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Competition Joystick
Fits wood and metal control panels Spring return-to-center 8-way operation for total game control and unmatched play. This joystick will have you playing like a pro!
3 Trackball w/USB- PS/2 Interface
Features The Happ Controls 3" Trackball  USB & PS/2 interface allows personal computers to easily interface with standard "Arcade Quality" trackball

3 Diameter Trackball
Made in USA Durable black polycarbonate plastic material 3" diameter ball Exceptional performance and precision is achieved from hardened steel shafts Custom colors available Standard AMOA harness included Mounting hardware sold separately Mounting kits available for wood or metal Can be used as a heavy duty alternative to a mouse for interactive displays when used in conjunction with trackball interface kit Translucent, illuminated ball optional, external lamp power required. This product is manufactured under a technology license agreement with Atari Games Corporation


On December 24th, 1996, Nicola Salmoria began working on his single hardware emulators (for example Multi-Pac), which he merged into one program during January 1997. He named the accomplishment by the name of Multiple Arcade Machine Emulator, or MAME for short (pronounced as the word 'maim' in English, other languages may differ). The first official release was MAME 0.1, which was released on the evening of February 5th, 1997 (23:32 +0100). Using a modular and portable driver oriented architecture with an open source philosophy, it soon grew into immense proportions. The current version supports 5088 ROM sets, 2869 unique games. Because MAME releases happen whenever they are ready, at one point the wait between new versions was almost 4 months. To help the agony of the users, a public beta system was used, with a beta release happening every 2-3 weeks on an average. However, now the beta designation has been removed in favor of a good old 0.xx version number. Also a work-in-progress -page exists, if you really want to know the latest information.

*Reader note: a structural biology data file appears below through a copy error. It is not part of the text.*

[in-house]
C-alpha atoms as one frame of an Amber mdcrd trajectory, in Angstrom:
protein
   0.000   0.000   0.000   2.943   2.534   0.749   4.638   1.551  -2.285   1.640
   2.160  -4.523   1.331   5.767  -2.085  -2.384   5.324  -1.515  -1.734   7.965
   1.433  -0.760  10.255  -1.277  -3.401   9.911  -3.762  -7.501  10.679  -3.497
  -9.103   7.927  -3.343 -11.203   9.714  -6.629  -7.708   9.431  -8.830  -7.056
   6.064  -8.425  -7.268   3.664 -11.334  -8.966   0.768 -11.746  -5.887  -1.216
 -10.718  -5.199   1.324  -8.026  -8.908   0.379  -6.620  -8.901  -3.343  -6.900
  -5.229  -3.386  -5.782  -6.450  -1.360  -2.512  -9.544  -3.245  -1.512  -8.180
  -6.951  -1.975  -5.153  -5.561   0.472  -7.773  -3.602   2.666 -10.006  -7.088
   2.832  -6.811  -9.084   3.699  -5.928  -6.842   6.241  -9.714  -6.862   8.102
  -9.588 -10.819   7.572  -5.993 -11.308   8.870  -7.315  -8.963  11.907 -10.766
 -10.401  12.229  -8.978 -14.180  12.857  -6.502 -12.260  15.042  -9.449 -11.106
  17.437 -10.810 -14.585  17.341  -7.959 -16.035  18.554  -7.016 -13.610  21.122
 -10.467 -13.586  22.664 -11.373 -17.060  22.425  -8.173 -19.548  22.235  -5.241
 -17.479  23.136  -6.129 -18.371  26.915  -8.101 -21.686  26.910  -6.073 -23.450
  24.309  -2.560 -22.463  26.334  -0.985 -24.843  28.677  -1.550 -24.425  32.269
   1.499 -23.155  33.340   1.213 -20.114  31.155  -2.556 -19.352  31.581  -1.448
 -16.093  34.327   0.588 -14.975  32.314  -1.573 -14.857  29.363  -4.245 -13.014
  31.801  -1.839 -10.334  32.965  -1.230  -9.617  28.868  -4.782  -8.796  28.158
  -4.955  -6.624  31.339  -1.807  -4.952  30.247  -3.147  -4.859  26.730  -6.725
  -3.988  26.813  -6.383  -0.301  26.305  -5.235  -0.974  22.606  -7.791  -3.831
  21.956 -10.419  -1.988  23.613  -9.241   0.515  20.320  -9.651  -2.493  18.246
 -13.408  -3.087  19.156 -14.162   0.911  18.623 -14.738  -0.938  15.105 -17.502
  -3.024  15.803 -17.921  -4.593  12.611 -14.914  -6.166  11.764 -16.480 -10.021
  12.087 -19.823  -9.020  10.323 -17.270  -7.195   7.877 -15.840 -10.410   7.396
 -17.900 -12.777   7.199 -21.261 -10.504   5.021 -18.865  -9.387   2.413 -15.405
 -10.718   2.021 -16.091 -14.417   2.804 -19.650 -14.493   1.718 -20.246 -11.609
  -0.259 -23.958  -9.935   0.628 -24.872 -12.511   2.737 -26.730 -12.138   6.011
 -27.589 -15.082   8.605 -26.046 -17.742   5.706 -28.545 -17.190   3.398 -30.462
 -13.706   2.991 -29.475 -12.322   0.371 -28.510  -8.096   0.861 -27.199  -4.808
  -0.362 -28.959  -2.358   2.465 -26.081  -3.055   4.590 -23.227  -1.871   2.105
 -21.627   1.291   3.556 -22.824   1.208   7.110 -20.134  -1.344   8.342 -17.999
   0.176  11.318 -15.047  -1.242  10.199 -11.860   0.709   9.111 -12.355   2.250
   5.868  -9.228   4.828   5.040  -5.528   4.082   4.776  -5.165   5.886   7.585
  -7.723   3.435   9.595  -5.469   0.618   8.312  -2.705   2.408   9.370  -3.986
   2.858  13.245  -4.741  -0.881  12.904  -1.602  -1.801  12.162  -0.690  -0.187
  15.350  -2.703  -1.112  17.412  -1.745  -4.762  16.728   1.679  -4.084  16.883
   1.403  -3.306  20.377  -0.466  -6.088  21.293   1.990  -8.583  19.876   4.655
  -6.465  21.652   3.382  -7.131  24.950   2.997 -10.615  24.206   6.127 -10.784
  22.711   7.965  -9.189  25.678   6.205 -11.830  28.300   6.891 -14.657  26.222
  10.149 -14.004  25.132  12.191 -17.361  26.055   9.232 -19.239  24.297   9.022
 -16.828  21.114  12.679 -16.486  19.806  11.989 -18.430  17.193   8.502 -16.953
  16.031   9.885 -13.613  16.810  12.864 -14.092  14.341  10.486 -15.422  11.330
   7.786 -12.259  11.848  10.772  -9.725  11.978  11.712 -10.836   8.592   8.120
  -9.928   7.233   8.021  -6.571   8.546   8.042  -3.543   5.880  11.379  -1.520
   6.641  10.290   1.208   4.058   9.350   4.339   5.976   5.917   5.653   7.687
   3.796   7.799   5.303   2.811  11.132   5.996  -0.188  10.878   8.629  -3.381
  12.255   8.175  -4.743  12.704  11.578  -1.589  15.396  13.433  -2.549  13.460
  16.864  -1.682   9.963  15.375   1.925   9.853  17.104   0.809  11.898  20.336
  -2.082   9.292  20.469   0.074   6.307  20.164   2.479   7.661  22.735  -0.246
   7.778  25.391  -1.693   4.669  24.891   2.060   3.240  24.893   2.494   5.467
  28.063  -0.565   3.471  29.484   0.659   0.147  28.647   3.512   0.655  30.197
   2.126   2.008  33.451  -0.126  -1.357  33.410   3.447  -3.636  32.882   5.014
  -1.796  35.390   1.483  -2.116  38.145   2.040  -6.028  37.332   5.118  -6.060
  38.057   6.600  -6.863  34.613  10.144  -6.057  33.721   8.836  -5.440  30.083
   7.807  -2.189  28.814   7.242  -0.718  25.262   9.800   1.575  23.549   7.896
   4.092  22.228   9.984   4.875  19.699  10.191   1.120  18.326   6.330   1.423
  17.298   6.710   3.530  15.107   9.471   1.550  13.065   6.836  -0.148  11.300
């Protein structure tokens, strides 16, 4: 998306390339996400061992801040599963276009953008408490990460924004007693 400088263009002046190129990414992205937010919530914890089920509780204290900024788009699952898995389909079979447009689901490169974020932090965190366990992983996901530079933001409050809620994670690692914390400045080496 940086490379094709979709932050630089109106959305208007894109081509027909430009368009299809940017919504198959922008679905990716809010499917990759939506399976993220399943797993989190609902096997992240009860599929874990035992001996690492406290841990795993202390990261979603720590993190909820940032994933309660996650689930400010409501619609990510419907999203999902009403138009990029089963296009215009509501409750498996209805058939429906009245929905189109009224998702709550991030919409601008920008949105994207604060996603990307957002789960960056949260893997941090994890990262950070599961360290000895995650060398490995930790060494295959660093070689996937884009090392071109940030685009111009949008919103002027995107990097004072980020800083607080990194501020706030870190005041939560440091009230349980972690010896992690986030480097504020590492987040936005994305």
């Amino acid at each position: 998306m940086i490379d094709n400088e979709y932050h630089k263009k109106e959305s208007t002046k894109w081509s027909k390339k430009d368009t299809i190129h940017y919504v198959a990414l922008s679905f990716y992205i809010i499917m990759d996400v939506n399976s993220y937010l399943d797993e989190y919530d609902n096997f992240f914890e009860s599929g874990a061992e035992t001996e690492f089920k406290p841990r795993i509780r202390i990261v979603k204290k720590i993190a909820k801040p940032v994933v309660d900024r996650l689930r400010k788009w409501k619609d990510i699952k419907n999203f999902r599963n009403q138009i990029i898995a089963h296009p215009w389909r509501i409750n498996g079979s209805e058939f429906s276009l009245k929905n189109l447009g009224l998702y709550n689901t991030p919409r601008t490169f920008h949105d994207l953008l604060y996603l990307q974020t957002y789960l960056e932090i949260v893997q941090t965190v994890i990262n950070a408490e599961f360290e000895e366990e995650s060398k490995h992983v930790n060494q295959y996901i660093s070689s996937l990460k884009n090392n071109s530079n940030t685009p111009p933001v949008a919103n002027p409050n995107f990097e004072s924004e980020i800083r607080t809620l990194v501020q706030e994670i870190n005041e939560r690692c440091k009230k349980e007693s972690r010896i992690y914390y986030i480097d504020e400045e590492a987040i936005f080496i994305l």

Even though MAME allows people to enjoy the long-lost arcade games and even some newer ones, the main purpose of the project is to document the hardware (and software) of the arcade games. There are already many dead arcade boards, whose function has been brought to life in MAME. Being able to play the games is just a nice side-effect. The huge success of MAME would not be possible without the talent of the programmers who joined to form the MAME team. At the moment, there are about 100 people on the team, but there is a large number of contributors outside the team too. Nicola Salmoria is still the coordinator of the project.



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